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A wartime adoptee's search for the 'missing child' he became (Video)

Adoptees face a long list of questions as they grow up, not only who their parents were and why they were put up for adoption in the first place, but who they would have been had they not.

Nelson DeWitt, born in El Salvador, adopted in Honduras and raised in the United States, has gotten more answers than he bargained for. DeWitt, who is making a documentary about his experience, learned that he is one of the hundreds of now-adult children who went missing during the civil war in El Salvador, which lasted from 1980 to 1992.

Many of these children wound up adopted after they were torn away from their families by soldiers, who sometimes kept them, other times funneled them into the lucrative adoption industry. DeWitt, who was raised by his adoptive parents in the Boston area, learned that he was one of these children after receiving a phone call from a long-lost family member. He learned that his birth parents were both revolutionary operatives in El Salvador. After his mother found herself hunted for by authorities, she fled with him to Honduras. She was likely killed soon afterward; by age two, he had been adopted out of a Honduran orphanage, en route to the U.S.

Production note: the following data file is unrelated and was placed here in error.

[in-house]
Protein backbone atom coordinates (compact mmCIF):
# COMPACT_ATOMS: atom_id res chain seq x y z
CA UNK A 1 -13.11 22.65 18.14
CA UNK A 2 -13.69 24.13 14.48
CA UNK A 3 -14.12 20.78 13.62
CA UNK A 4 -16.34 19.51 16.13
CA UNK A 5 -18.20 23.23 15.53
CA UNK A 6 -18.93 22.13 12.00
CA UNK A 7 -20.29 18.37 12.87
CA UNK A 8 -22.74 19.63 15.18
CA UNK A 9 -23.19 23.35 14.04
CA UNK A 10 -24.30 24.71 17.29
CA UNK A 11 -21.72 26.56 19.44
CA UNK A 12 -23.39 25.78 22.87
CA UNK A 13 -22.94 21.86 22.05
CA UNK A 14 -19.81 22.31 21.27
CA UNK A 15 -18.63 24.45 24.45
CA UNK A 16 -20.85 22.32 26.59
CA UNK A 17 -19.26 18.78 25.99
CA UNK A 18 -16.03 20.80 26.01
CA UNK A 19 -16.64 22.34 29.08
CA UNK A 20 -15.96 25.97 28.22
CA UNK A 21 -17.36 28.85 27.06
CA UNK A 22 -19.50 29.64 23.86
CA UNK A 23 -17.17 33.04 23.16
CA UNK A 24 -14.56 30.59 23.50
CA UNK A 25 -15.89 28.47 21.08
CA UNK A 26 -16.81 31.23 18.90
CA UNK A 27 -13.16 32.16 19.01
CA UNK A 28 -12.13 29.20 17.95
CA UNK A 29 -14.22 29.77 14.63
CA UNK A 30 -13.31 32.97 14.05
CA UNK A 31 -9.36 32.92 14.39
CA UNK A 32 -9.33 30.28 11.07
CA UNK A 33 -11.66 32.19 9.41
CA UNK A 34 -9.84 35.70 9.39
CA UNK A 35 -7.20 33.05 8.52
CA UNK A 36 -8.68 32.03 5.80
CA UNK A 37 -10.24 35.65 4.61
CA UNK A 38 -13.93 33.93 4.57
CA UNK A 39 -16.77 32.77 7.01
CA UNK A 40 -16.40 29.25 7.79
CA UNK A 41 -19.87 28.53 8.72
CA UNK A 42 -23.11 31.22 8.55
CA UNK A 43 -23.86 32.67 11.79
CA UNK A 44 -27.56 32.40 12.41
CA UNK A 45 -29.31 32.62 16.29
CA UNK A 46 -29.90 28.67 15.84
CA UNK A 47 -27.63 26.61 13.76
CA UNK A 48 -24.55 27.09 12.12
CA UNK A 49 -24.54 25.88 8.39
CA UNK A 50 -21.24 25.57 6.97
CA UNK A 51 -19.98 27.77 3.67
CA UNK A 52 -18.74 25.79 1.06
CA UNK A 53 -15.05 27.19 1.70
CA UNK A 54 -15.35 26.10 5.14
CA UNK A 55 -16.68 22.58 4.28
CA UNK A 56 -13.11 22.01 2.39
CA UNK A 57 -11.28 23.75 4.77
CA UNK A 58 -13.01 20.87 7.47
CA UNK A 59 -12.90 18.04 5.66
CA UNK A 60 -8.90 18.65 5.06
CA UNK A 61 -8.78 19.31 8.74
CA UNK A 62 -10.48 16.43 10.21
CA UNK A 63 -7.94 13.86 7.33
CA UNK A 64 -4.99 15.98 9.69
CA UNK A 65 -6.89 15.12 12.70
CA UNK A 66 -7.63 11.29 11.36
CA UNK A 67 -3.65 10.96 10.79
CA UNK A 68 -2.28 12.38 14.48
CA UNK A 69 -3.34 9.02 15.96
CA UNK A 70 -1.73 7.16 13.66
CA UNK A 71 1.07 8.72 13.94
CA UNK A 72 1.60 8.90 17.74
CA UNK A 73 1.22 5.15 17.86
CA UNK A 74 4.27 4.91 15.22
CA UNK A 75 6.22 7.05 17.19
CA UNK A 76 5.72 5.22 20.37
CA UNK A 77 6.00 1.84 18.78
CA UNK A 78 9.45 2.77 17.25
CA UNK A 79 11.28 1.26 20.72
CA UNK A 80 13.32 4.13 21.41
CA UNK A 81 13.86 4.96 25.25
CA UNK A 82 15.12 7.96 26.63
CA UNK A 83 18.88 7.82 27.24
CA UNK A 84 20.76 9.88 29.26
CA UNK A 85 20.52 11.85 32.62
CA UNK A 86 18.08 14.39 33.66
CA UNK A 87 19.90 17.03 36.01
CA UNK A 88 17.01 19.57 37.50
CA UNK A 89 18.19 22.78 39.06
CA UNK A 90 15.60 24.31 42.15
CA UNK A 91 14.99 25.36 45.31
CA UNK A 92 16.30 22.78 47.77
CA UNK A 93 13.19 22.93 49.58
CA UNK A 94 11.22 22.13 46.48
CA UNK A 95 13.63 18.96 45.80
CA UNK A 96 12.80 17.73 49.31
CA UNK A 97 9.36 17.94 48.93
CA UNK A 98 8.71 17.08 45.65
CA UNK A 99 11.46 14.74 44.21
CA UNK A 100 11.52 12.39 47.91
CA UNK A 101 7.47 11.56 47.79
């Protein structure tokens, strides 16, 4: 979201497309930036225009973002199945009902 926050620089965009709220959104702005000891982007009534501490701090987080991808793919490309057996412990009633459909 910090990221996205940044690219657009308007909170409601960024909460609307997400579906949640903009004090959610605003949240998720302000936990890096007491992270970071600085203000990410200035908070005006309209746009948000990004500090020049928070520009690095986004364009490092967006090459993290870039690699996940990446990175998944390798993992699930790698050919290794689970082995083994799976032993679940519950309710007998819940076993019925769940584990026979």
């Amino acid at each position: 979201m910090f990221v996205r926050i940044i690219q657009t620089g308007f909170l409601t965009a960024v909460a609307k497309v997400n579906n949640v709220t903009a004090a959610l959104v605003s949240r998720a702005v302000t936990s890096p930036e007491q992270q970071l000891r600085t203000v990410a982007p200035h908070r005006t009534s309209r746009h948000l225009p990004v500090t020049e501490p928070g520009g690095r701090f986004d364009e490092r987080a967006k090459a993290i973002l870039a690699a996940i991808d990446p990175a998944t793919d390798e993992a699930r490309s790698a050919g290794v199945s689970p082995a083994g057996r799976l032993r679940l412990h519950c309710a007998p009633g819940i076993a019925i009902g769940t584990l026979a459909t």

DeWitt's film will be screened at KPCC’s Crawford Family Forum this Friday night. His story is in many ways universal among foreign-born adoptees who wrestle with their identity.

“I always wondered who I was," he says in the trailer above, "and where I came from."

As DeWitt (whose name at birth was Roberto) relates, his search for his roots and his identity began more easily than those of some adoptees, with a surprise long-distance call from Costa Rica to his adoptive parents’ home. As it turns out, his father survived the war, as did his two older siblings, whose grandparents spirited them away to Costa Rica for safety.

He’ll talk about his experience in a discussion following the screening Friday, which begins at 6:30 p.m. More details here.